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by William H. Benson

June 28, 2007

     Oliver Wendell Holmes once said, “Why can’t somebody give us a list of things that everybody thinks and nobody says, and a list that everybody says and nobody thinks?”

     Next week is Independence Day, the anniversary of that day during the American Revolution when the Second Continental Congress voted to declare their independence from the British Empire. A statement that could appear on Holmes’s second list is: “The American Revolution enjoyed the full support of the English colonists.” That is an excellent example of something everybody says and nobody thinks through.

     Reading my college textbook recently, I came across a startling statement: “A small group of men representing each of the colonies had begun to take a strong stand against British policy. The activities of this small group led to widespread organized resistance and eventually the Revolution. Ultimately, this group was able to win the support of one-third to two-fifths of the moderate colonists for their demands.”

     “One-third to two-fifths” is certainly less than “full support” of the English colonists in America. Indeed, the truth is that the American Revolution was not nearly as widely supported as is now commonly believed.

     In 1980 the historian Howard Zinn wrote a popular American history he entitled, A People’s History of the United States. About the Revolution, he wrote: “Around 1776 certain important people in the English colonies made a discovery: they found that by creating a nation called the United States, they could take over land, profits, and political power from favorites of the British empire. In the process, they could hold back a number of potential rebellions and create a consensus of popular support for the rule of a new privileged leadership.”

     Who belonged to this small group of men, this privileged leadership? John Hancock was the wealthiest merchant in Boston. Robert Morris was one of the wealthiest men in Pennsylvania. Benjamin Franklin owned Philadelphia’s best newspaper, The Pennsylvania Gazette. Jefferson and Washington both owned expansive tracts of land across Virginia. This small group of men was indeed the privileged, the wealthy, the landed gentry, all eager to break away from England because of what they would gain.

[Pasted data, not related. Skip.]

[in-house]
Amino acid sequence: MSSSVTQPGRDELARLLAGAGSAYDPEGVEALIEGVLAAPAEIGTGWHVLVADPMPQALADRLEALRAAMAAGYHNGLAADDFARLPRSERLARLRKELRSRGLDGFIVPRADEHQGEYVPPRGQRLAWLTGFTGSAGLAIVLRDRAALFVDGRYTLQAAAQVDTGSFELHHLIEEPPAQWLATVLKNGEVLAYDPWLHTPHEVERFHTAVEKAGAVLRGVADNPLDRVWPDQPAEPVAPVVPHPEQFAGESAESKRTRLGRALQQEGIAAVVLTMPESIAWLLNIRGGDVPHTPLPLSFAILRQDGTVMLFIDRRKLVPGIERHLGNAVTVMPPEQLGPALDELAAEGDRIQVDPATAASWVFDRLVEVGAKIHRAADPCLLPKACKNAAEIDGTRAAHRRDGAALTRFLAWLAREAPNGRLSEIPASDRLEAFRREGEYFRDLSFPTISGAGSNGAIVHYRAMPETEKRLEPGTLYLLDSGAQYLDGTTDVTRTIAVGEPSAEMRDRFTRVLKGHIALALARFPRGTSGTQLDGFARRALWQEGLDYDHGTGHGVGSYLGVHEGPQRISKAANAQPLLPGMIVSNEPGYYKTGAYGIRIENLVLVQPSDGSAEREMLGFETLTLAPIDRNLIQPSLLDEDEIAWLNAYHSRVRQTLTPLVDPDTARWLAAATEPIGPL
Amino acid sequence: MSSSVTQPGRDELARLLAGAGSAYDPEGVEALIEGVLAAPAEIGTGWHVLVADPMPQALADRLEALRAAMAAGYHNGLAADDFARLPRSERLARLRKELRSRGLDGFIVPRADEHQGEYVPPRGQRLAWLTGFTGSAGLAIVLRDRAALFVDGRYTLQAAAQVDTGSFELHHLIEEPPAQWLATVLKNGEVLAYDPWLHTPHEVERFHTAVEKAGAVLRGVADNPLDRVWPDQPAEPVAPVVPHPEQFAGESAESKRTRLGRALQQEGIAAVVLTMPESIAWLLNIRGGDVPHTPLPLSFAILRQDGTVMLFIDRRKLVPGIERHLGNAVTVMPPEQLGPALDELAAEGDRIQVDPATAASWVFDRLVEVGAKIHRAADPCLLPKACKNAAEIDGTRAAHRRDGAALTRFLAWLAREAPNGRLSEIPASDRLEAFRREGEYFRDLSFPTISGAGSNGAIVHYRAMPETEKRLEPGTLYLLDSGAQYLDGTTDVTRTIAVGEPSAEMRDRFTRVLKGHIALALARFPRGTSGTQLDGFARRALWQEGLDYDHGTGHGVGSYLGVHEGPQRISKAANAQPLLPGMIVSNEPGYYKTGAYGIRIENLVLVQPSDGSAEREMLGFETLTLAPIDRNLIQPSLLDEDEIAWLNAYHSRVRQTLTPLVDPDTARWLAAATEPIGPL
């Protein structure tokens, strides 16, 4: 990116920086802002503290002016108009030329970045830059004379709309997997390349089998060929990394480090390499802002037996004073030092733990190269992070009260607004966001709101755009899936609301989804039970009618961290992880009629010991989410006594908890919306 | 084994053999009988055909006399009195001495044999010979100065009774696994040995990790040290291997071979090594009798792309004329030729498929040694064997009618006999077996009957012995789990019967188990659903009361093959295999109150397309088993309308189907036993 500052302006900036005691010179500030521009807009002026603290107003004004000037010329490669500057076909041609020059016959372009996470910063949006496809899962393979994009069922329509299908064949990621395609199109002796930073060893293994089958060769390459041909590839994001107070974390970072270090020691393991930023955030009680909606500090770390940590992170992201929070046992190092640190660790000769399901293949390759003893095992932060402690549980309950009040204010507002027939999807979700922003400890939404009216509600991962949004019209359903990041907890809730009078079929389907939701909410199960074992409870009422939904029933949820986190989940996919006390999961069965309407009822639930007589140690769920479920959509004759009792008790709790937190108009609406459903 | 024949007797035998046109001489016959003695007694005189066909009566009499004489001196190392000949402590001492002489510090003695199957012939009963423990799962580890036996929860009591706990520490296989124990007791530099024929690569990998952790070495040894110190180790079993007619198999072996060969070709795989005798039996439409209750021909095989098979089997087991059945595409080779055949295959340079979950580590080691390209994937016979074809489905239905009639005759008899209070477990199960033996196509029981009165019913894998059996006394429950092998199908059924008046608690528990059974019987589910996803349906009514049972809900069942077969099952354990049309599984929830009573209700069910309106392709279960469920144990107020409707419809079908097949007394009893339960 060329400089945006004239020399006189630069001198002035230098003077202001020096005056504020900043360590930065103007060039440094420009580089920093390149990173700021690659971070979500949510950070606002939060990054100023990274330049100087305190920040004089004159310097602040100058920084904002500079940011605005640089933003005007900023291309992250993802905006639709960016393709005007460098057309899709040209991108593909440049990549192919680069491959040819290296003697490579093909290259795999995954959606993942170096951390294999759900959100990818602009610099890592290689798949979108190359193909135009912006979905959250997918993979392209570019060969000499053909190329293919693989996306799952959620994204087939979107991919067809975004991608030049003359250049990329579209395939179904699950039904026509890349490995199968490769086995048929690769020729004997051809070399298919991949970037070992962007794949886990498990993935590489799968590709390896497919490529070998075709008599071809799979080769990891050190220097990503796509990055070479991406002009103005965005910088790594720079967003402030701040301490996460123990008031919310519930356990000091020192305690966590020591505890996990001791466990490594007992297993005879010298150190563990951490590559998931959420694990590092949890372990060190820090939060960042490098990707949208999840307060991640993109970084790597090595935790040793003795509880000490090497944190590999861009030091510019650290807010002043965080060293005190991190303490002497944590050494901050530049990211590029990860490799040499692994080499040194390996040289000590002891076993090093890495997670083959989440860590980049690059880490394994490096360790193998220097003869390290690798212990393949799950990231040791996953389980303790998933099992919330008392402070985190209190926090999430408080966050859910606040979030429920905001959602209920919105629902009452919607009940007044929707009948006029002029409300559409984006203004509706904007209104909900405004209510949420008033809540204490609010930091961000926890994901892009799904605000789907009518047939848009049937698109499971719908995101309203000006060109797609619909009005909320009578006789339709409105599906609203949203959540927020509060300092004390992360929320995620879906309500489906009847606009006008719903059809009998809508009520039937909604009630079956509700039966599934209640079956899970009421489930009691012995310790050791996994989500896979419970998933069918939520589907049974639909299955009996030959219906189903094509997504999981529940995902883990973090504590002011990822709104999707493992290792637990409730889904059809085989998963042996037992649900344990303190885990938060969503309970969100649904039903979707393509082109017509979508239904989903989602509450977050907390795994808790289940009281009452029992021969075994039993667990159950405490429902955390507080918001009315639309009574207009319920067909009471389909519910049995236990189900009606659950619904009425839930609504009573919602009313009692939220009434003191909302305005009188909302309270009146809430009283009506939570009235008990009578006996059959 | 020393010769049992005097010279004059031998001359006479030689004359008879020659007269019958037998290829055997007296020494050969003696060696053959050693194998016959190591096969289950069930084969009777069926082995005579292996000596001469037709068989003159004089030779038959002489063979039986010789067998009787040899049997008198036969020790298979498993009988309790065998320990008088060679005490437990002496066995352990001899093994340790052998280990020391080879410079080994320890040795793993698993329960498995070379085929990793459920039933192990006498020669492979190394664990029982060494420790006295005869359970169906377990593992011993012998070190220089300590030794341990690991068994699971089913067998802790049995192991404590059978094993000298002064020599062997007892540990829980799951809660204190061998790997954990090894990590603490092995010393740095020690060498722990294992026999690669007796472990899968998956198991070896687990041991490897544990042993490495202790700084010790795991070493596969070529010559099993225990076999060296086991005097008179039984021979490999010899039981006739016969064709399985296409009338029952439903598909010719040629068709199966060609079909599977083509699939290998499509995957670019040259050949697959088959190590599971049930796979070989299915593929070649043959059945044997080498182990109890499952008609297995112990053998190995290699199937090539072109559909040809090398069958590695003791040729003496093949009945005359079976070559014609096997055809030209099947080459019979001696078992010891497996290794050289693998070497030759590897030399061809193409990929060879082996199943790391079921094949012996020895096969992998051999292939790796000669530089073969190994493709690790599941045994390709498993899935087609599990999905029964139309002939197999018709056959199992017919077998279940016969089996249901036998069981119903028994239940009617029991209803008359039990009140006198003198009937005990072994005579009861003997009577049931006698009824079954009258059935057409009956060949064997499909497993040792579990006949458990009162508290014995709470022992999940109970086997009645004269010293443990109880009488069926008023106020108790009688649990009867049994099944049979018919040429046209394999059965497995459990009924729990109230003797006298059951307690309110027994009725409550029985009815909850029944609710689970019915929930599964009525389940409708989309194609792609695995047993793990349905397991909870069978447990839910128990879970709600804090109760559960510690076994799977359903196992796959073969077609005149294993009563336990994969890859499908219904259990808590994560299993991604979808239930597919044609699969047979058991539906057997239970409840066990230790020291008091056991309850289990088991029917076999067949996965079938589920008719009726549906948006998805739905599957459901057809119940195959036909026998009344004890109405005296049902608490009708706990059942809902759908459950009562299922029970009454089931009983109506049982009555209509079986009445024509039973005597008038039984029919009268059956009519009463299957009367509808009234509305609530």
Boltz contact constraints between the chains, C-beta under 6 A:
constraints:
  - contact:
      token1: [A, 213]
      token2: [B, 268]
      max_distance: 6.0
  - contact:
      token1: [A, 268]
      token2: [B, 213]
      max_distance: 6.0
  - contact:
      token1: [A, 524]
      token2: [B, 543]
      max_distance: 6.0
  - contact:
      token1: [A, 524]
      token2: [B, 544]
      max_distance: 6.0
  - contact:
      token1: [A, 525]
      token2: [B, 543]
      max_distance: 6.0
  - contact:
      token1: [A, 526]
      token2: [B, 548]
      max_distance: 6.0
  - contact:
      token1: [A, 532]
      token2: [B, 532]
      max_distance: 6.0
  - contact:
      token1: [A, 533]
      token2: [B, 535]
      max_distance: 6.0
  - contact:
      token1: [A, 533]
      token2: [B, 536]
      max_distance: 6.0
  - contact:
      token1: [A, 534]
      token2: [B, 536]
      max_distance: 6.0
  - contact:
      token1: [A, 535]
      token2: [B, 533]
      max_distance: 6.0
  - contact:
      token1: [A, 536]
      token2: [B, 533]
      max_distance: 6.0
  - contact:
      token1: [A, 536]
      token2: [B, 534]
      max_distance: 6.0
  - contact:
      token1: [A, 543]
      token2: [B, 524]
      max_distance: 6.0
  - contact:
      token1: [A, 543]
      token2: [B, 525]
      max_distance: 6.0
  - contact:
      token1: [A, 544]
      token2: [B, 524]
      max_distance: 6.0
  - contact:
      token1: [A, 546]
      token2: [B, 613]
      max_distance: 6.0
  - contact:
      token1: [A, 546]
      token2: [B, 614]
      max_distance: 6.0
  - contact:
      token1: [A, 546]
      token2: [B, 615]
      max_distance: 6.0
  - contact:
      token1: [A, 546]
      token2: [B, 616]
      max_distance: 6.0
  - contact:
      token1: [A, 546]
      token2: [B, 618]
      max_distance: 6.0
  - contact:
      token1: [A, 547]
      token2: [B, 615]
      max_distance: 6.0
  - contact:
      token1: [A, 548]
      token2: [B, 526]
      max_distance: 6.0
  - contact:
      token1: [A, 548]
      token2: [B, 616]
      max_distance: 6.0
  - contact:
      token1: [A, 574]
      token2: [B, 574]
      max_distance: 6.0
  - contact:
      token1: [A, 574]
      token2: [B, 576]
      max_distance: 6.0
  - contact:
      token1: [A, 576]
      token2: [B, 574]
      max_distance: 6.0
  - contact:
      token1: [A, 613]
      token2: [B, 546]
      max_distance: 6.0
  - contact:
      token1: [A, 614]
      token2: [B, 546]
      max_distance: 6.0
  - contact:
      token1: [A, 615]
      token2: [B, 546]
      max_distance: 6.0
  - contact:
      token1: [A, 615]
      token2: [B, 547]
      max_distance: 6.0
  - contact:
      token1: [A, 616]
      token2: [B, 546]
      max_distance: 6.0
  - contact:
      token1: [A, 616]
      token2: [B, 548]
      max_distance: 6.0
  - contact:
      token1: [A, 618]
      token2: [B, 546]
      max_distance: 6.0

Zinn interprets historical events in terms of class struggles, and in so doing, he upends history and looks at events through the peoples’ eyes. This small group of men, Zinn declares, were capable of manipulating certain of the masses of the people into open rebellion, specifically men with guns.

     Zinn wrote that an “American victory over the British army was made possible by the existence of an already-armed people. The revolutionary leadership distrusted the mobs of poor, the slaves, and the Indians, but they knew they would have to woo the armed white population.”

     Jefferson’s document, the Declaration of Independence, included words that spoke of “popular control over governments,” of “the right for people to rebel and revolt,” and of “the indignation of political tyranny, economic burdens, and military attacks.” Jefferson’s  language was well-suited to unite large numbers of colonists who had grievances with each other to turn against England.

     Not only did this small group of leaders exclude the poor, the slaves, and the Indians, but they also excluded those who disagreed with them—the Loyalists to the crown, whom they derisively called the Tories, men who did not want to revolt. Many fled to Canada, leaving behind their property, land, and homes. Then, in a turnaround of the word, the privileged American leaders called themselves the Patriots, when actually they were the Revolutionaries. It was the Tories who were the true Patriots.

     These American Revolutionary War leaders were terrified of losing control of their followers, for they knew that rebellion in the colonies had been constant. “Starting with Bacon’s Rebellion in Virginia by 1760, there had been eighteen uprisings aimed at overthrowing colonial governments. There had been six black rebellions, and forty riots.”

     Is Zinn right in his interpretation? Was the Revolution a diabolical plot created by a small group that foisted a new nation upon the unsuspecting colonists? Perhaps so, but you and I are the beneficiaries of their leadership;  we belong on that list of US citizens.

     Enjoy your Fourth of July.